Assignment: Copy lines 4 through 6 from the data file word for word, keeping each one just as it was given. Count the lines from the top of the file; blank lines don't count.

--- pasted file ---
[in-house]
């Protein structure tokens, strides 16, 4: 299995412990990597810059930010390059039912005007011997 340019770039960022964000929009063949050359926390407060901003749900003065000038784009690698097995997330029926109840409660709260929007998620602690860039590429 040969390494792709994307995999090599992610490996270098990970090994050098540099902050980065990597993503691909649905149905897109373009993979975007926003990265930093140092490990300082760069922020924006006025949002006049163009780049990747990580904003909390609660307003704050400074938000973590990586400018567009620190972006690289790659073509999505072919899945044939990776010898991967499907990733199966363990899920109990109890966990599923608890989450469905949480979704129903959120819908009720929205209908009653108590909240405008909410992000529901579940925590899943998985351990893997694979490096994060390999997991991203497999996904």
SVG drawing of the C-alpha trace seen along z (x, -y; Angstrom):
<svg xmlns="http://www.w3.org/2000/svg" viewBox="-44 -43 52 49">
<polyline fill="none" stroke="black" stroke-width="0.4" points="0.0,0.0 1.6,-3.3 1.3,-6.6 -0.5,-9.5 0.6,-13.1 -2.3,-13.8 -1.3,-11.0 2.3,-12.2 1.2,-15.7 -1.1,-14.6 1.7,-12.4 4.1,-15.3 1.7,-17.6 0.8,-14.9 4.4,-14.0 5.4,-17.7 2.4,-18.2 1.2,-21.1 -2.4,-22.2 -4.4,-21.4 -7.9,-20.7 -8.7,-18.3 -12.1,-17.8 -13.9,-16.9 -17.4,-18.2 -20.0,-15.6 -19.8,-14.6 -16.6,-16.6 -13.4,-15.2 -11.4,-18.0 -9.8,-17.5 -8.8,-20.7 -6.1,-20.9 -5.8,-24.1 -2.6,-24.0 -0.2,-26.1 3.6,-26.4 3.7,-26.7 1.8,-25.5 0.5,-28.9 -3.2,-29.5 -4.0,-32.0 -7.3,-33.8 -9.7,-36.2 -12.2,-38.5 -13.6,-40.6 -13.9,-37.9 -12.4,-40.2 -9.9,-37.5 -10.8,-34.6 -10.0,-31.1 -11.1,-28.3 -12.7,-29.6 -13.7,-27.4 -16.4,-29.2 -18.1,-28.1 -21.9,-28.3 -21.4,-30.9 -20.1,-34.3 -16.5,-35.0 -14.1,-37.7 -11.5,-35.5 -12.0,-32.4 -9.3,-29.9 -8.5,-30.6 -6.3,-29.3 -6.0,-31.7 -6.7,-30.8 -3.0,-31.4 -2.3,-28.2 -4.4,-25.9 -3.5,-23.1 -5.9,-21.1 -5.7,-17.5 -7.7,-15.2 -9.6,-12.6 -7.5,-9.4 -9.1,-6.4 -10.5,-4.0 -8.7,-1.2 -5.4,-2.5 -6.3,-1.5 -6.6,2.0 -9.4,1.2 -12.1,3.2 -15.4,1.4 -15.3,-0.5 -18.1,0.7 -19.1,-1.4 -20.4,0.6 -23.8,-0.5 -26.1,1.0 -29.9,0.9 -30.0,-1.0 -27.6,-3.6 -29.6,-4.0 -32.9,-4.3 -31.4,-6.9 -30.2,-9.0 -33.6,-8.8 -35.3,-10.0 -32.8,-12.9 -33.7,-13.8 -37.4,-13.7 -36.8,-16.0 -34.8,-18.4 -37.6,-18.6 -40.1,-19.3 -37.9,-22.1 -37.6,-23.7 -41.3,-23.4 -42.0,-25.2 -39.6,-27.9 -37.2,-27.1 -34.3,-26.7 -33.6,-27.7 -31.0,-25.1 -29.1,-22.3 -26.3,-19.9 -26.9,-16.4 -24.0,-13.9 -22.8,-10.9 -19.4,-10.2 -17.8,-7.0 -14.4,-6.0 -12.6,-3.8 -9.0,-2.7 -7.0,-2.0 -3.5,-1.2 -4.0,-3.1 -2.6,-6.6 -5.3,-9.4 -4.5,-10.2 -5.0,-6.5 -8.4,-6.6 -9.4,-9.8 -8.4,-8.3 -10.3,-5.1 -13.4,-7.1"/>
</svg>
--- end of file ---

<svg xmlns="http://www.w3.org/2000/svg" viewBox="-44 -43 52 49">
<polyline fill="none" stroke="black" stroke-width="0.4" points="0.0,0.0 1.6,-3.3 1.3,-6.6 -0.5,-9.5 0.6,-13.1 -2.3,-13.8 -1.3,-11.0 2.3,-12.2 1.2,-15.7 -1.1,-14.6 1.7,-12.4 4.1,-15.3 1.7,-17.6 0.8,-14.9 4.4,-14.0 5.4,-17.7 2.4,-18.2 1.2,-21.1 -2.4,-22.2 -4.4,-21.4 -7.9,-20.7 -8.7,-18.3 -12.1,-17.8 -13.9,-16.9 -17.4,-18.2 -20.0,-15.6 -19.8,-14.6 -16.6,-16.6 -13.4,-15.2 -11.4,-18.0 -9.8,-17.5 -8.8,-20.7 -6.1,-20.9 -5.8,-24.1 -2.6,-24.0 -0.2,-26.1 3.6,-26.4 3.7,-26.7 1.8,-25.5 0.5,-28.9 -3.2,-29.5 -4.0,-32.0 -7.3,-33.8 -9.7,-36.2 -12.2,-38.5 -13.6,-40.6 -13.9,-37.9 -12.4,-40.2 -9.9,-37.5 -10.8,-34.6 -10.0,-31.1 -11.1,-28.3 -12.7,-29.6 -13.7,-27.4 -16.4,-29.2 -18.1,-28.1 -21.9,-28.3 -21.4,-30.9 -20.1,-34.3 -16.5,-35.0 -14.1,-37.7 -11.5,-35.5 -12.0,-32.4 -9.3,-29.9 -8.5,-30.6 -6.3,-29.3 -6.0,-31.7 -6.7,-30.8 -3.0,-31.4 -2.3,-28.2 -4.4,-25.9 -3.5,-23.1 -5.9,-21.1 -5.7,-17.5 -7.7,-15.2 -9.6,-12.6 -7.5,-9.4 -9.1,-6.4 -10.5,-4.0 -8.7,-1.2 -5.4,-2.5 -6.3,-1.5 -6.6,2.0 -9.4,1.2 -12.1,3.2 -15.4,1.4 -15.3,-0.5 -18.1,0.7 -19.1,-1.4 -20.4,0.6 -23.8,-0.5 -26.1,1.0 -29.9,0.9 -30.0,-1.0 -27.6,-3.6 -29.6,-4.0 -32.9,-4.3 -31.4,-6.9 -30.2,-9.0 -33.6,-8.8 -35.3,-10.0 -32.8,-12.9 -33.7,-13.8 -37.4,-13.7 -36.8,-16.0 -34.8,-18.4 -37.6,-18.6 -40.1,-19.3 -37.9,-22.1 -37.6,-23.7 -41.3,-23.4 -42.0,-25.2 -39.6,-27.9 -37.2,-27.1 -34.3,-26.7 -33.6,-27.7 -31.0,-25.1 -29.1,-22.3 -26.3,-19.9 -26.9,-16.4 -24.0,-13.9 -22.8,-10.9 -19.4,-10.2 -17.8,-7.0 -14.4,-6.0 -12.6,-3.8 -9.0,-2.7 -7.0,-2.0 -3.5,-1.2 -4.0,-3.1 -2.6,-6.6 -5.3,-9.4 -4.5,-10.2 -5.0,-6.5 -8.4,-6.6 -9.4,-9.8 -8.4,-8.3 -10.3,-5.1 -13.4,-7.1"/>
</svg>